Gonorrhea is a sexually transmitted infection (STI). Gonorrhea is caused by Neisseria gonorrhoeae, a bacterium that can grow and multiply easily in the warm, moist areas of the reproductive tract, including the cervix (opening to the womb), uterus (womb), and fallopian tubes (egg canals) in women, and in the urethra (urine canal) in women and men. The bacterium can also grow in the mouth, throat, eyes, and anus.
You can be infected by having sex (vaginal, anal, or oral) with someone who has gonorrhea.
What are the symptoms?
A white, yellow, or green drip from your penis, vagina, or anus. It may also burn or hurt to pee. You may have these signs two days to a few weeks after sex with someone who has gonorrhea. Women may also feel pain in the lower belly. Many people with gonorrhea donÂ’t have any of these signs. They may not know that they are sick, but can still give gonorrhea to others within whom they have sex.
In women, the symptoms of gonorrhea are often mild, but most women who are infected have no symptoms. Even when a woman has symptoms, they can be so non-specific as to be mistaken for a bladder or vaginal infection. The initial symptoms and signs in women include a painful or burning sensation when urinating, increased vaginal discharge, or vaginal bleeding between periods. Women with gonorrhea are at risk of developing serious complications from the infection, regardless of the presence or severity of symptoms.
Symptoms of rectal infection in both men and women may include discharge, anal itching, soreness, bleeding, or painful bowel movements. Rectal infection also may cause no symptoms. Infections in the throat may cause a sore throat but usually causes no symptoms.
How is it treated?
Several antibiotics can successfully cure gonorrhea in adolescents and adults. However, drug-resistant strains of gonorrhea are increasing in many areas of the world, including the United States, and successful treatment of gonorrhea is becoming more difficult. Because many people with gonorrhea also have Chlamydia, another sexually transmitted disease, antibiotics for both infections are usually given together. Persons with gonorrhea should be tested for other STIs.
It is important to take all of the medication prescribed to cure gonorrhea. Although medication will stop the infection, it will not repair any permanent damage done by the disease. People who have had gonorrhea and have been treated can get the disease again if they have sexual contact with persons infected with gonorrhea. If a person's symptoms continue even after receiving treatment, he or she should return to a doctor to be reevaluated.
What happens if Gonorrhea is left untreated?
Untreated gonorrhea can cause serious and permanent health problems in both women and men.
Gonorrhea is a serious disease. If you don’t get treated, it can spread in your body. It may cause severe damage to reproductive organs, infertility in women, sterility in men, heart trouble, skin disease, and arthritis if not treated. Both men and women may not be able to have children. If you are pregnant, your baby can be born sick with gonorrhea.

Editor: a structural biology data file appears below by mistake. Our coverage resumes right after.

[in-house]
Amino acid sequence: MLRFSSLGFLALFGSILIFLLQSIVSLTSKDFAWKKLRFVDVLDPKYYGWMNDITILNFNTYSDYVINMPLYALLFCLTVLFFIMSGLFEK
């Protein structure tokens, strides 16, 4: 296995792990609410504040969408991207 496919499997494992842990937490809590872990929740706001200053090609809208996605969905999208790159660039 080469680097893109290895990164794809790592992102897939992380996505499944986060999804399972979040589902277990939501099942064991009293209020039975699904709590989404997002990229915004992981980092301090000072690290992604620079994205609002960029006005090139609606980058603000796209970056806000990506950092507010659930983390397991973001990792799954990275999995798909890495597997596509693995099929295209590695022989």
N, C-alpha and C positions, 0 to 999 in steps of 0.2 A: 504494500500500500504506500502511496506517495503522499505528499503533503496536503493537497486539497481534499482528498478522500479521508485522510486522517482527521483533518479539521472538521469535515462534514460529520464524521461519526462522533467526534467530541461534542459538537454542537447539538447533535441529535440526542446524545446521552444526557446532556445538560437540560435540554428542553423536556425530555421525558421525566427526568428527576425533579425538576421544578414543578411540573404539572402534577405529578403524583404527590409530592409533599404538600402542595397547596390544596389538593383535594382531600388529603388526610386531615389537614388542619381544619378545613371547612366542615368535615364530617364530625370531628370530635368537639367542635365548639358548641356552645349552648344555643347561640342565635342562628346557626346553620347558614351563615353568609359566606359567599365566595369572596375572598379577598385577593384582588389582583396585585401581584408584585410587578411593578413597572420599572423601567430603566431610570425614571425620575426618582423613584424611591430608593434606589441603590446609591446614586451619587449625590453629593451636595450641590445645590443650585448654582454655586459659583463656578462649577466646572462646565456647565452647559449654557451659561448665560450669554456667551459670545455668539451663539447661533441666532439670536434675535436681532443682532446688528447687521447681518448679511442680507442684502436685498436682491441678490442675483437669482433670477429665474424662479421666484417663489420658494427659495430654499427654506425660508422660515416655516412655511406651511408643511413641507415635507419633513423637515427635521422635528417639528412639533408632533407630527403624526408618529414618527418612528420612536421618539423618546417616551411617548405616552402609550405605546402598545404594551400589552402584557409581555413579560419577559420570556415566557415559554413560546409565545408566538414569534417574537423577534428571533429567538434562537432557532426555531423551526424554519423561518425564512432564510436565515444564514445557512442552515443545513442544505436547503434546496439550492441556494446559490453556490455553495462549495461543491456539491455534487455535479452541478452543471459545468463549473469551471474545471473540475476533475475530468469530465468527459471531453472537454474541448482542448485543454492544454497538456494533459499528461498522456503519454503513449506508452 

In women, gonorrhea is a common cause of pelvic inflammatory disease (PID). About one million women each year in the United States develop PID. Women with PID do not necessarily have symptoms. When symptoms are present, they can be very severe and can include abdominal pain and fever. PID can lead to internal abscesses (pus-filled “pockets” that are hard to cure) and long-lasting, chronic pelvic pain. PID can damage the fallopian tubes enough to cause infertility or increase the risk of ectopic pregnancy. Ectopic pregnancy is a life-threatening condition in which a fertilized egg grows outside the uterus, usually in a fallopian tube.
In men, gonorrhea can cause epididymitis, a painful condition of the testicles that can lead to infertility if left untreated.
Gonorrhea can spread to the blood or joints. This condition can be life threatening. In addition, people with gonorrhea can more easily contract HIV, the virus that causes AIDS. HIV-infected people with gonorrhea are more likely to transmit HIV to someone else.
How is it prevented?
Latex condoms, when used consistently and correctly, can reduce the risk of transmission of gonorrhea.
Any genital symptoms such as discharge or burning during urination or unusual sore or rash should be a signal to stop having sex and to see a doctor immediately. If a person has been diagnosed and treated for gonorrhea, he or she should notify all recent sex partners so they can see a health care provider and be treated. This will reduce the risk that the sex partners will develop serious complications from gonorrhea and will also reduce the person's risk of becoming re-infected. The person and all of his or her sex partners must avoid sex until they have completed their treatment for gonorrhea.
How is it diagnosed?
A doctor or nurse can obtain a sample for testing from the parts of the body likely to be infected (cervix, urethra, rectum, or throat) and send the sample to a laboratory for analysis. Gonorrhea that is present in the cervix or urethra can be diagnosed in a laboratory by testing a urine sample.